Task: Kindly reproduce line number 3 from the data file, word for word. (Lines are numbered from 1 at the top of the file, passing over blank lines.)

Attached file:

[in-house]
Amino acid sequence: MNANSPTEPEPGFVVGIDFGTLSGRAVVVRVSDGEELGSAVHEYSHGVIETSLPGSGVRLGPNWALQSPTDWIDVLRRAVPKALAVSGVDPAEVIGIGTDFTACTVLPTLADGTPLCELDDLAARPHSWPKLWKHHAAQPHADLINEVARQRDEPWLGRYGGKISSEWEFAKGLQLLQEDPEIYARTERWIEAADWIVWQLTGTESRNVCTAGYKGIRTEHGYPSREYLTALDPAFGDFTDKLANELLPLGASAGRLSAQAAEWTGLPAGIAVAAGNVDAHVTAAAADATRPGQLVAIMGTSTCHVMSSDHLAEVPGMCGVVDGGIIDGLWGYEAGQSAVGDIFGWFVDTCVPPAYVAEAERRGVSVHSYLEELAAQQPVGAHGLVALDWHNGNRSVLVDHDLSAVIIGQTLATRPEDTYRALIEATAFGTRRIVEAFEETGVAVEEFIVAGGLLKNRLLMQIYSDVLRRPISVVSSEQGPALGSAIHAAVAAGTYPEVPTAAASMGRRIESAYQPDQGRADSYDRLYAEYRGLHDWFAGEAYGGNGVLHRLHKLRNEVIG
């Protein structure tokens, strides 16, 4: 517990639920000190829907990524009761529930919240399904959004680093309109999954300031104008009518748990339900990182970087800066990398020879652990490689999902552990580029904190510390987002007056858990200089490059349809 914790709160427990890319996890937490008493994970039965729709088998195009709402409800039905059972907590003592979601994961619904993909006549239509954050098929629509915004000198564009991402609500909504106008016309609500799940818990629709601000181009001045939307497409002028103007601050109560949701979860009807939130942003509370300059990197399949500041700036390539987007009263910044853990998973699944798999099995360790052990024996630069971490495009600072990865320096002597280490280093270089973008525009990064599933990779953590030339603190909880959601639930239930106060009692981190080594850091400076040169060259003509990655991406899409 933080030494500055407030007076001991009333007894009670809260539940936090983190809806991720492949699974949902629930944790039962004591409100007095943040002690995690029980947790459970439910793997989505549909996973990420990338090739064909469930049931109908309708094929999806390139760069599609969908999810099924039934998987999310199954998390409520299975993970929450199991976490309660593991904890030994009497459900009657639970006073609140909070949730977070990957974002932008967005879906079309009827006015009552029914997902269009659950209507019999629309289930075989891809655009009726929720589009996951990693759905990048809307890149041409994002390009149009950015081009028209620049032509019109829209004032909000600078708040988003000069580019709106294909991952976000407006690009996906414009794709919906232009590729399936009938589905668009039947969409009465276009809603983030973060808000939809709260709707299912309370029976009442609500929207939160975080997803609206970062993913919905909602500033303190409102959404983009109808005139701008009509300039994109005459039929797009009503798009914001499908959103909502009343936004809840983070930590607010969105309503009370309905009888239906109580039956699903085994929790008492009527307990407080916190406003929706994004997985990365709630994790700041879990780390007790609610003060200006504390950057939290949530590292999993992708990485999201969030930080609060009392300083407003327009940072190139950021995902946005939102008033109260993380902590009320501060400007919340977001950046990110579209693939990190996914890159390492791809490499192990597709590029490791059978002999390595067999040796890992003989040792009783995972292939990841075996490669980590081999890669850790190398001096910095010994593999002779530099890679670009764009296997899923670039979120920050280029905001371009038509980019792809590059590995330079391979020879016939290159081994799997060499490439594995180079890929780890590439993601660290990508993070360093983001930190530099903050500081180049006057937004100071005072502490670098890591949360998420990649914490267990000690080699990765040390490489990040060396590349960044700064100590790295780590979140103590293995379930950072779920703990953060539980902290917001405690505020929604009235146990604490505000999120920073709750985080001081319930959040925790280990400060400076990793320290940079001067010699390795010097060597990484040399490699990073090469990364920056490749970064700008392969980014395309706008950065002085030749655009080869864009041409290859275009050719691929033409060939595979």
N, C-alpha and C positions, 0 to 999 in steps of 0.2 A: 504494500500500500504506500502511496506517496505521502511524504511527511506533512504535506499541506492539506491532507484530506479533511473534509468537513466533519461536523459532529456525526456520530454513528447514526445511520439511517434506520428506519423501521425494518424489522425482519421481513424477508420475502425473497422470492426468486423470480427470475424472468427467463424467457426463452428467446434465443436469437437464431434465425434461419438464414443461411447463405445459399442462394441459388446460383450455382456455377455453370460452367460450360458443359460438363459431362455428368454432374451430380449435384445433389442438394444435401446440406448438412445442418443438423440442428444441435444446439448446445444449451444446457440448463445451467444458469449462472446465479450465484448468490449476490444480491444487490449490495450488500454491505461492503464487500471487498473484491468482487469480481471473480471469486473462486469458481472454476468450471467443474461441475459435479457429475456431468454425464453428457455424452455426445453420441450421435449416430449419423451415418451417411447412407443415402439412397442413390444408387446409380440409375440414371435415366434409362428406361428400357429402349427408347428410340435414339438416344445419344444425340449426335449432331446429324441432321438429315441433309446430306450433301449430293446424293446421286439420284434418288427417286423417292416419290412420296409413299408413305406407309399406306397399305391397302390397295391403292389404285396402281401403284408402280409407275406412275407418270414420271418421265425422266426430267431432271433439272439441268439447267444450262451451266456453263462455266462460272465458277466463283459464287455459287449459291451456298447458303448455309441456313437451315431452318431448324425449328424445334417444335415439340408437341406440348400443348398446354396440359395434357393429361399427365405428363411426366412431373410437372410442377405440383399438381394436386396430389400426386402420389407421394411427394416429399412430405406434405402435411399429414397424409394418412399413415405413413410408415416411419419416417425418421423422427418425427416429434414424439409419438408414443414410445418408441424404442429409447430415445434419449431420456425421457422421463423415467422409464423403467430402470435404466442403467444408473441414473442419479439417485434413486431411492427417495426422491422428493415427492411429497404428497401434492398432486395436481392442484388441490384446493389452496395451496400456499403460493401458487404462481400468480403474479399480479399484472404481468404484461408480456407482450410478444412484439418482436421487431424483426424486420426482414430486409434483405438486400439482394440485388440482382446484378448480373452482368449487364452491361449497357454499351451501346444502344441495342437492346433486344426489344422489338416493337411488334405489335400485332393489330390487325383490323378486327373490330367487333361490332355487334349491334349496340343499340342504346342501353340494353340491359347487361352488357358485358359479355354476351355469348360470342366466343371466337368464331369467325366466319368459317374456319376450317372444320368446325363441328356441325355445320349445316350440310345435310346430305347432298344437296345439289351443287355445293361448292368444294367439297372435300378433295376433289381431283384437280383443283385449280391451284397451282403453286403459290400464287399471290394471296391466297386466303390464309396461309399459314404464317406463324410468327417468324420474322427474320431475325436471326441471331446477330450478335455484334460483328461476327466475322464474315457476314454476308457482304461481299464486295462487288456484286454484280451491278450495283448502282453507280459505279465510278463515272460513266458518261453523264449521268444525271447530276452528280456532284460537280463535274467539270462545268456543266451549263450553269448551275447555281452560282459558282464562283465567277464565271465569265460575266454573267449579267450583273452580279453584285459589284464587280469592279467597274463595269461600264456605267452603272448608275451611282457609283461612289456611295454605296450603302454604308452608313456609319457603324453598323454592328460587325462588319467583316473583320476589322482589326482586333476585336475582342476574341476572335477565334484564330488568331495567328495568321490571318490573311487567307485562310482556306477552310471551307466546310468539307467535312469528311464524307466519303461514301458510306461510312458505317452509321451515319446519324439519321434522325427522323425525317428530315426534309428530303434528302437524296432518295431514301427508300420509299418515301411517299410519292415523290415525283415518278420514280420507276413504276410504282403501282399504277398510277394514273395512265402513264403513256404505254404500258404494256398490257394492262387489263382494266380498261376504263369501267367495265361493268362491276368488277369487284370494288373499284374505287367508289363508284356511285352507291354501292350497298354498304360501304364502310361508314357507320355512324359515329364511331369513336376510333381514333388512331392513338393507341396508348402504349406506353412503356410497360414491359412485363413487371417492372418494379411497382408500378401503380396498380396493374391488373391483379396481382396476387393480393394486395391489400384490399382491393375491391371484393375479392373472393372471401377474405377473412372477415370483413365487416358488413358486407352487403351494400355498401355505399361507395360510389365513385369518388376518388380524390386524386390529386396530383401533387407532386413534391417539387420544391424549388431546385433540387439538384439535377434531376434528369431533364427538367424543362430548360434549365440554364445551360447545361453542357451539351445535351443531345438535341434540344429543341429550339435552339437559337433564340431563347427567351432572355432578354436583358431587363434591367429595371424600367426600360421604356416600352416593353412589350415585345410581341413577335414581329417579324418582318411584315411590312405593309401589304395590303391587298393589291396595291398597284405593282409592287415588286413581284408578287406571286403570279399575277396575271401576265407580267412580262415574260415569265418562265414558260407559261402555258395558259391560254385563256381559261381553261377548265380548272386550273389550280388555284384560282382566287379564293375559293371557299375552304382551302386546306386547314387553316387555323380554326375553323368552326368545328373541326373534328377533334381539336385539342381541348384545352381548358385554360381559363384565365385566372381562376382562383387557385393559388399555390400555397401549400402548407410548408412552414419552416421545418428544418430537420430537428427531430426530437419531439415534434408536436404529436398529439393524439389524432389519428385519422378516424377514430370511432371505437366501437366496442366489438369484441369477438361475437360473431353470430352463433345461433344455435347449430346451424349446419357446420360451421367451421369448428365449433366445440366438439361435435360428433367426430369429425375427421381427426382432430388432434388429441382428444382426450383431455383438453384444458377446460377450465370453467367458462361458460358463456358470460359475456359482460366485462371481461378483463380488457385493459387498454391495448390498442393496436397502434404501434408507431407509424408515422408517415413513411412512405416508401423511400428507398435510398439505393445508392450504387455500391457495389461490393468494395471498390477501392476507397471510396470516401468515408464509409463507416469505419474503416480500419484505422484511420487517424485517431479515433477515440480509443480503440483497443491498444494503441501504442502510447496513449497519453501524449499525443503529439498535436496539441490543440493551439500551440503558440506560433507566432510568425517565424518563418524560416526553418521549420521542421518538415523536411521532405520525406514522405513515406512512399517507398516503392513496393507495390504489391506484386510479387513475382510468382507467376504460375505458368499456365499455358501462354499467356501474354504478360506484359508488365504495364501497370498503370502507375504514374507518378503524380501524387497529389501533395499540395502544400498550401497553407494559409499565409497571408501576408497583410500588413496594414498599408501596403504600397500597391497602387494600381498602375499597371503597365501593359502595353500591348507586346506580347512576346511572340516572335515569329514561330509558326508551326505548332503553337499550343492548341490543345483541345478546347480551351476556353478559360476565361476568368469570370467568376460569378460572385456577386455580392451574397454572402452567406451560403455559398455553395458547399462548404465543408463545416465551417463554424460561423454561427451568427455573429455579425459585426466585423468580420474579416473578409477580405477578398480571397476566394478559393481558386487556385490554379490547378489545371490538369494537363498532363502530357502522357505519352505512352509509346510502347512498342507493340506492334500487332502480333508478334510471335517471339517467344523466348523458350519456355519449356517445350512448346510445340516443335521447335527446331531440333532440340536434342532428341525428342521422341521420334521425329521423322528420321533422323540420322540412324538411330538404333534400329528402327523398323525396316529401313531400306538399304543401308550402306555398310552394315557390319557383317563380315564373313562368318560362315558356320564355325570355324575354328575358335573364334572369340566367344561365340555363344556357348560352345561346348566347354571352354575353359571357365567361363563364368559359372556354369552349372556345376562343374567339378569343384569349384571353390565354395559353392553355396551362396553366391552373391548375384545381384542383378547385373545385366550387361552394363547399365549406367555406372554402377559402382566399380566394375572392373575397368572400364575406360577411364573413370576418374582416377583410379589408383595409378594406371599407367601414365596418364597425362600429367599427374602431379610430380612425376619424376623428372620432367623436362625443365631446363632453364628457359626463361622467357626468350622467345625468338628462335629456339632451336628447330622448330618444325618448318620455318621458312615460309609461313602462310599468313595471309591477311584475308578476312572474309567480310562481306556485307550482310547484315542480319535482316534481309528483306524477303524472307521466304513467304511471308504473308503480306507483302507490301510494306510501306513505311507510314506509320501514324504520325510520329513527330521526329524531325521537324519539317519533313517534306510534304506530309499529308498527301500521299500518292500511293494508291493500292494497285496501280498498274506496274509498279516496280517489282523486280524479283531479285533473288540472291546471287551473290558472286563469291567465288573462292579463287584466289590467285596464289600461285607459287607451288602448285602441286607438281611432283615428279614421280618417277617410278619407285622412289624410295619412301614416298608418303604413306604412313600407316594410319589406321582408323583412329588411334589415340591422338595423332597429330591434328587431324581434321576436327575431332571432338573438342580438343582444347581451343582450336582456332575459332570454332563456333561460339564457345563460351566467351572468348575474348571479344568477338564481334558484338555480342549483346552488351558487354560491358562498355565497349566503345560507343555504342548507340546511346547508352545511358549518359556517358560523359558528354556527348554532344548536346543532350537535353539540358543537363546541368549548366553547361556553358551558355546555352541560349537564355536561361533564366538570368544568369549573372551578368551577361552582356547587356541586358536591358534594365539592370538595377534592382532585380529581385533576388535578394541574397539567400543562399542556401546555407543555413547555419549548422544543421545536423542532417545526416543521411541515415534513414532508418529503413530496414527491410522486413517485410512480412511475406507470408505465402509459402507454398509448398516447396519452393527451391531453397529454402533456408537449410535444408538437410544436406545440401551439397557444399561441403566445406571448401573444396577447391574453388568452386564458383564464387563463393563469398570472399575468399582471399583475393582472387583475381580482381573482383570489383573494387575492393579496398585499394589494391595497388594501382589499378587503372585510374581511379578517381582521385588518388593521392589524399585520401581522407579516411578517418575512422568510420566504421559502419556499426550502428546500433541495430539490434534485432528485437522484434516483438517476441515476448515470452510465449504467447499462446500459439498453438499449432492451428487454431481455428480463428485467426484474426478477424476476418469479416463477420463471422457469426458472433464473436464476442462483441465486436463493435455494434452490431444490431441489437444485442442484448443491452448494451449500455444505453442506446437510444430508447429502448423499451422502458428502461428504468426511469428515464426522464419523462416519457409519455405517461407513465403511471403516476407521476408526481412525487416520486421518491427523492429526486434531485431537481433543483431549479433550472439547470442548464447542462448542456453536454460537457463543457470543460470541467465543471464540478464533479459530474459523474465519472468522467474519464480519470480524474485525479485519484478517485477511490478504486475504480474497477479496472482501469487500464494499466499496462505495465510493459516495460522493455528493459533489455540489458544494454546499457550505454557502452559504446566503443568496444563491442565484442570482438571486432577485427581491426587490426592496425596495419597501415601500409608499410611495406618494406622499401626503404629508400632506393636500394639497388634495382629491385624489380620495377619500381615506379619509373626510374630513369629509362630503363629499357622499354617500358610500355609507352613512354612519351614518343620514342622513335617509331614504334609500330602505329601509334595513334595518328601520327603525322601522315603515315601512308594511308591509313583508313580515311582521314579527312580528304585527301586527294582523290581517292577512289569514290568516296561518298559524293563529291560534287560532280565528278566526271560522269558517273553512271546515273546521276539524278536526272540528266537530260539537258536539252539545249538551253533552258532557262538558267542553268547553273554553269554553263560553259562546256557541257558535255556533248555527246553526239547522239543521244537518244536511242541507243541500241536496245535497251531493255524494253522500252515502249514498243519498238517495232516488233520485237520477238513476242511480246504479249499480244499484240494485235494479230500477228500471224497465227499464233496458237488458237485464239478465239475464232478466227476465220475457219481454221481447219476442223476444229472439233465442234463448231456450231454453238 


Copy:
């Protein structure tokens, strides 16, 4: 517990639920000190829907990524009761529930919240399904959004680093309109999954300031104008009518748990339900990182970087800066990398020879652990490689999902552990580029904190510390987002007056858990200089490059349809 914790709160427990890319996890937490008493994970039965729709088998195009709402409800039905059972907590003592979601994961619904993909006549239509954050098929629509915004000198564009991402609500909504106008016309609500799940818990629709601000181009001045939307497409002028103007601050109560949701979860009807939130942003509370300059990197399949500041700036390539987007009263910044853990998973699944798999099995360790052990024996630069971490495009600072990865320096002597280490280093270089973008525009990064599933990779953590030339603190909880959601639930239930106060009692981190080594850091400076040169060259003509990655991406899409 933080030494500055407030007076001991009333007894009670809260539940936090983190809806991720492949699974949902629930944790039962004591409100007095943040002690995690029980947790459970439910793997989505549909996973990420990338090739064909469930049931109908309708094929999806390139760069599609969908999810099924039934998987999310199954998390409520299975993970929450199991976490309660593991904890030994009497459900009657639970006073609140909070949730977070990957974002932008967005879906079309009827006015009552029914997902269009659950209507019999629309289930075989891809655009009726929720589009996951990693759905990048809307890149041409994002390009149009950015081009028209620049032509019109829209004032909000600078708040988003000069580019709106294909991952976000407006690009996906414009794709919906232009590729399936009938589905668009039947969409009465276009809603983030973060808000939809709260709707299912309370029976009442609500929207939160975080997803609206970062993913919905909602500033303190409102959404983009109808005139701008009509300039994109005459039929797009009503798009914001499908959103909502009343936004809840983070930590607010969105309503009370309905009888239906109580039956699903085994929790008492009527307990407080916190406003929706994004997985990365709630994790700041879990780390007790609610003060200006504390950057939290949530590292999993992708990485999201969030930080609060009392300083407003327009940072190139950021995902946005939102008033109260993380902590009320501060400007919340977001950046990110579209693939990190996914890159390492791809490499192990597709590029490791059978002999390595067999040796890992003989040792009783995972292939990841075996490669980590081999890669850790190398001096910095010994593999002779530099890679670009764009296997899923670039979120920050280029905001371009038509980019792809590059590995330079391979020879016939290159081994799997060499490439594995180079890929780890590439993601660290990508993070360093983001930190530099903050500081180049006057937004100071005072502490670098890591949360998420990649914490267990000690080699990765040390490489990040060396590349960044700064100590790295780590979140103590293995379930950072779920703990953060539980902290917001405690505020929604009235146990604490505000999120920073709750985080001081319930959040925790280990400060400076990793320290940079001067010699390795010097060597990484040399490699990073090469990364920056490749970064700008392969980014395309706008950065002085030749655009080869864009041409290859275009050719691929033409060939595979």